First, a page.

[Frontiers in Bioscience 14, 4904-4920, June 1, 2009]
Hepatobiliary ABC transporters: physiology, regulation and implications for disease
Johan W. Jonker 1, Catherine A.M. Stedman2, Christopher Liddle3, Michael Downes1
1Howard Hughes Medical Institute and Gene Expression Laboratory, The Salk Institute for Biological Studies, 10010 Torrey Pines Road, CA 92037, La Jolla, USA, 2Department of Gastroenterology, Christchurch Hospital and University of Otago, Christchurch, Private Bag 4710 Christchurch, New Zealand, 3Storr Liver Unit, Westmead Millennium Institute and University of Sydney, Westmead Hospital, Westmead NSW 2145, Australia
TABLE OF CONTENTS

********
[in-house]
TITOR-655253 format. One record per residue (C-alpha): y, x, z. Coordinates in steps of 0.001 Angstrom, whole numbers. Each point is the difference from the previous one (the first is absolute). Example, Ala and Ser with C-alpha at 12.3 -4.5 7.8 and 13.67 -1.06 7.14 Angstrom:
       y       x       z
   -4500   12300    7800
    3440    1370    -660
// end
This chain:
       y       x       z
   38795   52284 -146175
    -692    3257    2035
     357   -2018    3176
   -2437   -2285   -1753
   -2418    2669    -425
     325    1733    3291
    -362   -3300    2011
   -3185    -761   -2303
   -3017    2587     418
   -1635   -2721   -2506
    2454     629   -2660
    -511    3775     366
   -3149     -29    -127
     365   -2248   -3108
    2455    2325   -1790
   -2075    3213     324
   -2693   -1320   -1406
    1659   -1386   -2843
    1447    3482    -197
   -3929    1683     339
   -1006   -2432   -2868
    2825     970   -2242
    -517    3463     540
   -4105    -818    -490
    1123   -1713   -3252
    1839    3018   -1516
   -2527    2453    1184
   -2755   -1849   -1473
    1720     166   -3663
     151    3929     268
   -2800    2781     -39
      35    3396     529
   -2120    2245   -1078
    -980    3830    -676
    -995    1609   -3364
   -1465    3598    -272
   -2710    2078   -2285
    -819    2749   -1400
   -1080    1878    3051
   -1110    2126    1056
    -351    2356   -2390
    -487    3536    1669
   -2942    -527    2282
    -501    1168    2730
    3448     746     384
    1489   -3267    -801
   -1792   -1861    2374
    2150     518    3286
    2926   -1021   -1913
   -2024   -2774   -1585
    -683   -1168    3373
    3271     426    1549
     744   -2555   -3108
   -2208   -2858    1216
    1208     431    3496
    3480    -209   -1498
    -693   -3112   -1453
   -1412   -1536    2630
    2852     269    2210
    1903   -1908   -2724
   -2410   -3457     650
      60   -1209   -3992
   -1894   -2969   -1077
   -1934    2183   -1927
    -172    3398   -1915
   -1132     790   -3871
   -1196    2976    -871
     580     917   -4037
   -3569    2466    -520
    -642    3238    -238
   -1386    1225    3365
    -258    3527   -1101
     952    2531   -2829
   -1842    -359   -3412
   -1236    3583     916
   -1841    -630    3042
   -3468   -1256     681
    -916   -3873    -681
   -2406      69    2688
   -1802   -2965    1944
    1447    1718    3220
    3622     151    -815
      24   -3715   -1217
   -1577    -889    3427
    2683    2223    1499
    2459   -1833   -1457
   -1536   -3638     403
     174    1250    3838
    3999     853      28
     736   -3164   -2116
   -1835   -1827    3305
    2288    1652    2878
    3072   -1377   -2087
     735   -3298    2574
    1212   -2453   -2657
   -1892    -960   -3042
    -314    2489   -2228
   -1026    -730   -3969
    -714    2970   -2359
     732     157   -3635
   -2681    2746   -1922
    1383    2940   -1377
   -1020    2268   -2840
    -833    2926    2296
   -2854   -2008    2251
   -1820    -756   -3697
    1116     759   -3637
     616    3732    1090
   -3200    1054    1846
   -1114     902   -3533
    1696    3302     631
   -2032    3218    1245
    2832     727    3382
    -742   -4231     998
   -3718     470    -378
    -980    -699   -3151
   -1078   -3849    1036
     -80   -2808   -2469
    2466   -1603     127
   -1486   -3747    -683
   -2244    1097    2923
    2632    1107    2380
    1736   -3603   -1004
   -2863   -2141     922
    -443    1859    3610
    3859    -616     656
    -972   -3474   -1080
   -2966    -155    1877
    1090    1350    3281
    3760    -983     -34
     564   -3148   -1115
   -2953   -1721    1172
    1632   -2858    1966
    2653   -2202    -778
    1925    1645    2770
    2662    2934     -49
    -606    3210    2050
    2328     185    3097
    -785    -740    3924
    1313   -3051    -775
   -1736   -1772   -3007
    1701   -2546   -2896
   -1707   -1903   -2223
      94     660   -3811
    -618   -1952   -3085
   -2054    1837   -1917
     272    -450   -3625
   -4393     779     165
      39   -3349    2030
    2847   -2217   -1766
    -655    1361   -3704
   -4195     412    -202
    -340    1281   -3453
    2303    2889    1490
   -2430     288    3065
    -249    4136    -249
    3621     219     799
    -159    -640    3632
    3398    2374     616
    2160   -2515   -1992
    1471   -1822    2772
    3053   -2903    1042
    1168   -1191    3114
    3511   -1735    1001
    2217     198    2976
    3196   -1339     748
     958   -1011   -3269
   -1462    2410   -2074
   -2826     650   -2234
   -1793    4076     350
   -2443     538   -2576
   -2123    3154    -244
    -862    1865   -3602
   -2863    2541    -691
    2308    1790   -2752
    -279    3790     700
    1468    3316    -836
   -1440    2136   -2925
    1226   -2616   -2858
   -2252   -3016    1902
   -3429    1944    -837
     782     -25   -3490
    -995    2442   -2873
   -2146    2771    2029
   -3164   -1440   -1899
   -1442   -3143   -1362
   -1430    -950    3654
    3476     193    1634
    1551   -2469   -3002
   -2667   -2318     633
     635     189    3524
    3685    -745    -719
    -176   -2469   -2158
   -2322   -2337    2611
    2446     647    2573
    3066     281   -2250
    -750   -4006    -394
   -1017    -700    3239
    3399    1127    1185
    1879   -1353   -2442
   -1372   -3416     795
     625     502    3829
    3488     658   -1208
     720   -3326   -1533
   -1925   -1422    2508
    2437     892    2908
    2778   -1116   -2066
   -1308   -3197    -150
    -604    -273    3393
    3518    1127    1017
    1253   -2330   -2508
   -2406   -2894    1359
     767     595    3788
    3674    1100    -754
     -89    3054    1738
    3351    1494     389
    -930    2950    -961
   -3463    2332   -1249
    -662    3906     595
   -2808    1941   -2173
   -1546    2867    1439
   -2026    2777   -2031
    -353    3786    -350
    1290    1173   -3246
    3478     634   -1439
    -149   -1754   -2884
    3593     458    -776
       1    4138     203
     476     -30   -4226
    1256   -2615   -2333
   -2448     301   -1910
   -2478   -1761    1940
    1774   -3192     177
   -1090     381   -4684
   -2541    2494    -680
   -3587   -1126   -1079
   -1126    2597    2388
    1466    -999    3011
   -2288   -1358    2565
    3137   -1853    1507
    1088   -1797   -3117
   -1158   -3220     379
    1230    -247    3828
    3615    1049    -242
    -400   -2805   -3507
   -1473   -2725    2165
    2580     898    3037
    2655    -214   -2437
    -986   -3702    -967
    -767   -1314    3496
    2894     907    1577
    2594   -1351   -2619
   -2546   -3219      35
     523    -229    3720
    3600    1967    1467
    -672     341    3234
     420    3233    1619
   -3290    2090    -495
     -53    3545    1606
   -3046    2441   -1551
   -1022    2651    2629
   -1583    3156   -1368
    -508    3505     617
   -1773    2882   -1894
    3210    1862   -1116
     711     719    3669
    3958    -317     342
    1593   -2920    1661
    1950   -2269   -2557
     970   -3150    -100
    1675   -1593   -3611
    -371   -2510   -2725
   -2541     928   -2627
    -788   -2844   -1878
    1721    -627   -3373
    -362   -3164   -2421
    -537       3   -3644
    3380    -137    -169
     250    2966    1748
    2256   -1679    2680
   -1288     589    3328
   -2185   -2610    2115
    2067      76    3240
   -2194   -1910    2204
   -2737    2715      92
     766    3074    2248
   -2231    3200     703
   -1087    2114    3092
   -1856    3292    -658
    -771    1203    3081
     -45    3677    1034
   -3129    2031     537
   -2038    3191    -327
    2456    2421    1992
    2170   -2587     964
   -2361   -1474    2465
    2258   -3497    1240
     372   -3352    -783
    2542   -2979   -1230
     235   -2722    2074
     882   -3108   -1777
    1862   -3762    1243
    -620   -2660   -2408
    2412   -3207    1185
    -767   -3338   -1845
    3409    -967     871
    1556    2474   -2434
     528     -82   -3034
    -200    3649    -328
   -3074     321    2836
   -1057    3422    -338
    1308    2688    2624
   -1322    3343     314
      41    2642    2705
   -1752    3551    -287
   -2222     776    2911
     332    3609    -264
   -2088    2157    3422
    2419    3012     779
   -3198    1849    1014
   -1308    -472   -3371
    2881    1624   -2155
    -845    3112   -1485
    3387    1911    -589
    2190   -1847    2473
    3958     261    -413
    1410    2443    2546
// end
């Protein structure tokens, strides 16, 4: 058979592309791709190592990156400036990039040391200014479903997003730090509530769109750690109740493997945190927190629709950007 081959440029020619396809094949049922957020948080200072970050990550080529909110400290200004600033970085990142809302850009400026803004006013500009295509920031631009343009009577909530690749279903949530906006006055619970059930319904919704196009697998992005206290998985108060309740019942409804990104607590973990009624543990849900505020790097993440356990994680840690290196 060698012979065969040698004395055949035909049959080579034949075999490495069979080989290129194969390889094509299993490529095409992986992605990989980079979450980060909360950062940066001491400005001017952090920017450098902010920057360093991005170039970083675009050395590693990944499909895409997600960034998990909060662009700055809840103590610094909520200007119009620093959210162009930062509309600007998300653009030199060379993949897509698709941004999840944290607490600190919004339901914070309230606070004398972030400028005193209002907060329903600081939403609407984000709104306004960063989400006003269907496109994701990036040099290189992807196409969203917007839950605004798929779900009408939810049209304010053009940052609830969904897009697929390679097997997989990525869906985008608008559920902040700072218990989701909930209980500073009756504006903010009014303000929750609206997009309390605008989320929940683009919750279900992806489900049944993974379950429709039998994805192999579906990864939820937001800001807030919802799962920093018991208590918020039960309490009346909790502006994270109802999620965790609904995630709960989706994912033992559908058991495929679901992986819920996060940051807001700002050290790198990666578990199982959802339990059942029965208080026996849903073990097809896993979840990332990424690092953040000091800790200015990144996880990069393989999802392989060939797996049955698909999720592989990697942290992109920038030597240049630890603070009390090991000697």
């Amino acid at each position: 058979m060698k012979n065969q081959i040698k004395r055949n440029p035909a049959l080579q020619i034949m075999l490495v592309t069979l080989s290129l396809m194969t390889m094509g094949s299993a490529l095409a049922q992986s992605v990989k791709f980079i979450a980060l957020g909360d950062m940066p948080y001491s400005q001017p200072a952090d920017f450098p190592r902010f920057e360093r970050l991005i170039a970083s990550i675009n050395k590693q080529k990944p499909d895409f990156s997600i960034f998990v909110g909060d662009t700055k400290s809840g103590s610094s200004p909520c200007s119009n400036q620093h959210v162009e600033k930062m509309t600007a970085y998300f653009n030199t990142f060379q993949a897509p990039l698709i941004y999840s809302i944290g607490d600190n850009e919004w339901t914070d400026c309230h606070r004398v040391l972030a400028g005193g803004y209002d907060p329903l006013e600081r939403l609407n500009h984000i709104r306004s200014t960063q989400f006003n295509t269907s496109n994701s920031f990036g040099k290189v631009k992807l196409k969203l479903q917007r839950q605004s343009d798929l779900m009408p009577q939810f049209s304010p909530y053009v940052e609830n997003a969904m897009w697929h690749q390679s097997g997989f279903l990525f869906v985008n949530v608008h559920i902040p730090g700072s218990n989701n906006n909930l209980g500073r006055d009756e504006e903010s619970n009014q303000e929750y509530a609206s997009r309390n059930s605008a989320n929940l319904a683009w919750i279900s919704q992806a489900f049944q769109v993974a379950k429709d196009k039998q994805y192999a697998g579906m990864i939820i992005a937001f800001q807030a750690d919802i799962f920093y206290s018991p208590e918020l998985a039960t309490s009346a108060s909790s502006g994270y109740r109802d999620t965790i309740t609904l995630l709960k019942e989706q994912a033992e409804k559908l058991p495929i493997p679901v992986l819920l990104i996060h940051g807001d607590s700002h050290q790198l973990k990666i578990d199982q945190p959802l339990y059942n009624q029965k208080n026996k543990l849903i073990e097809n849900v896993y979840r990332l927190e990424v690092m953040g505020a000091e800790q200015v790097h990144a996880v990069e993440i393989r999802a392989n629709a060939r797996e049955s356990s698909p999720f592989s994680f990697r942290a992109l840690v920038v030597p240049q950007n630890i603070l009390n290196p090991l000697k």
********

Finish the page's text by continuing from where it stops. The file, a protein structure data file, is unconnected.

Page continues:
The liver plays a key role in the metabolic conversion and elimination of endo- and xenobiotics. Hepatobiliary transport of many of these compounds is mediated by several ATP-binding cassette (ABC) transporters expressed at the canalicular membrane of the hepatocyte. Impaired function of these ABC transporters leads to impaired bile formation or cholestasis and mutations in these genes are associated with a variety of hereditary cholestatic syndromes. At the transcriptional level, these ABC transporters and the metabolizing enzymes involved in processing of their substrates are coordinately regulated by members of the nuclear receptor (NR) family of ligand-modulated transcription factors. In this review we will focus on ABC transporters involved in hepatobiliary excretion and how they are associated with hepatic physiology and disease states. We will also examine how NRs, acting as intracellular sensors for lipophilic molecules, regulate these ABC transporters and maintain metabolic homeostasis.